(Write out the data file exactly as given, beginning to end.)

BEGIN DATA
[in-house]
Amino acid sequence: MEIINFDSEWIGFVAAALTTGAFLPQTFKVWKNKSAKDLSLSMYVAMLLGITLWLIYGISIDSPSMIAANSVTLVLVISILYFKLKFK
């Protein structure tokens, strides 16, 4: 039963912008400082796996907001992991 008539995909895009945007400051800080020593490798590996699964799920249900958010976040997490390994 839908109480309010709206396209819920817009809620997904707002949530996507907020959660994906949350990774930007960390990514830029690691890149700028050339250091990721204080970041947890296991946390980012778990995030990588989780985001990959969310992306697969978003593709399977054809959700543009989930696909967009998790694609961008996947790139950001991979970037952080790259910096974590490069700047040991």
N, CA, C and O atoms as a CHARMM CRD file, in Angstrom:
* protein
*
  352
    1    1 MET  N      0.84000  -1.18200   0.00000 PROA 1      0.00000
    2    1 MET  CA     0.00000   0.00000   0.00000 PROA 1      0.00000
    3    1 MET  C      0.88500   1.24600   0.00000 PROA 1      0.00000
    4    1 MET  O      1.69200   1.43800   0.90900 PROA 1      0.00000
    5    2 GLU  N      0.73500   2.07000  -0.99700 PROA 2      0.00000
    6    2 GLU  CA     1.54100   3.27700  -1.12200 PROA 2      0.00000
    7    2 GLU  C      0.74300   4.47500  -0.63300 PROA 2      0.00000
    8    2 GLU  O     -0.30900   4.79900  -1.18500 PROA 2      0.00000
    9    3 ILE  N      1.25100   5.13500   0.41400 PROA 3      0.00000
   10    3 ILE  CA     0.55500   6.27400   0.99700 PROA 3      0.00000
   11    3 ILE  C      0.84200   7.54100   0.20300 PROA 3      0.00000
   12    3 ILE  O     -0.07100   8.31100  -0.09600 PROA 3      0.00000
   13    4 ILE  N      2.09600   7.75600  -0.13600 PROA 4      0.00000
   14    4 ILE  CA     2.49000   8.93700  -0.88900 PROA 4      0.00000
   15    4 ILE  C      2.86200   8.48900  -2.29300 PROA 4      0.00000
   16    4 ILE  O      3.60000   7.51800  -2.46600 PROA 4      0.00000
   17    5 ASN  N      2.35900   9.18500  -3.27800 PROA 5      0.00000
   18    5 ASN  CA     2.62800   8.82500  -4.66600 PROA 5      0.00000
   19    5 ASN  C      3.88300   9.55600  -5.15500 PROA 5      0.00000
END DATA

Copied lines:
[in-house]
Amino acid sequence: MEIINFDSEWIGFVAAALTTGAFLPQTFKVWKNKSAKDLSLSMYVAMLLGITLWLIYGISIDSPSMIAANSVTLVLVISILYFKLKFK
């Protein structure tokens, strides 16, 4: 039963912008400082796996907001992991 008539995909895009945007400051800080020593490798590996699964799920249900958010976040997490390994 839908109480309010709206396209819920817009809620997904707002949530996507907020959660994906949350990774930007960390990514830029690691890149700028050339250091990721204080970041947890296991946390980012778990995030990588989780985001990959969310992306697969978003593709399977054809959700543009989930696909967009998790694609961008996947790139950001991979970037952080790259910096974590490069700047040991």
N, CA, C and O atoms as a CHARMM CRD file, in Angstrom:
* protein
*
  352
    1    1 MET  N      0.84000  -1.18200   0.00000 PROA 1      0.00000
    2    1 MET  CA     0.00000   0.00000   0.00000 PROA 1      0.00000
    3    1 MET  C      0.88500   1.24600   0.00000 PROA 1      0.00000
    4    1 MET  O      1.69200   1.43800   0.90900 PROA 1      0.00000
    5    2 GLU  N      0.73500   2.07000  -0.99700 PROA 2      0.00000
    6    2 GLU  CA     1.54100   3.27700  -1.12200 PROA 2      0.00000
    7    2 GLU  C      0.74300   4.47500  -0.63300 PROA 2      0.00000
    8    2 GLU  O     -0.30900   4.79900  -1.18500 PROA 2      0.00000
    9    3 ILE  N      1.25100   5.13500   0.41400 PROA 3      0.00000
   10    3 ILE  CA     0.55500   6.27400   0.99700 PROA 3      0.00000
   11    3 ILE  C      0.84200   7.54100   0.20300 PROA 3      0.00000
   12    3 ILE  O     -0.07100   8.31100  -0.09600 PROA 3      0.00000
   13    4 ILE  N      2.09600   7.75600  -0.13600 PROA 4      0.00000
   14    4 ILE  CA     2.49000   8.93700  -0.88900 PROA 4      0.00000
   15    4 ILE  C      2.86200   8.48900  -2.29300 PROA 4      0.00000
   16    4 ILE  O      3.60000   7.51800  -2.46600 PROA 4      0.00000
   17    5 ASN  N      2.35900   9.18500  -3.27800 PROA 5      0.00000
   18    5 ASN  CA     2.62800   8.82500  -4.66600 PROA 5      0.00000
   19    5 ASN  C      3.88300   9.55600  -5.15500 PROA 5      0.00000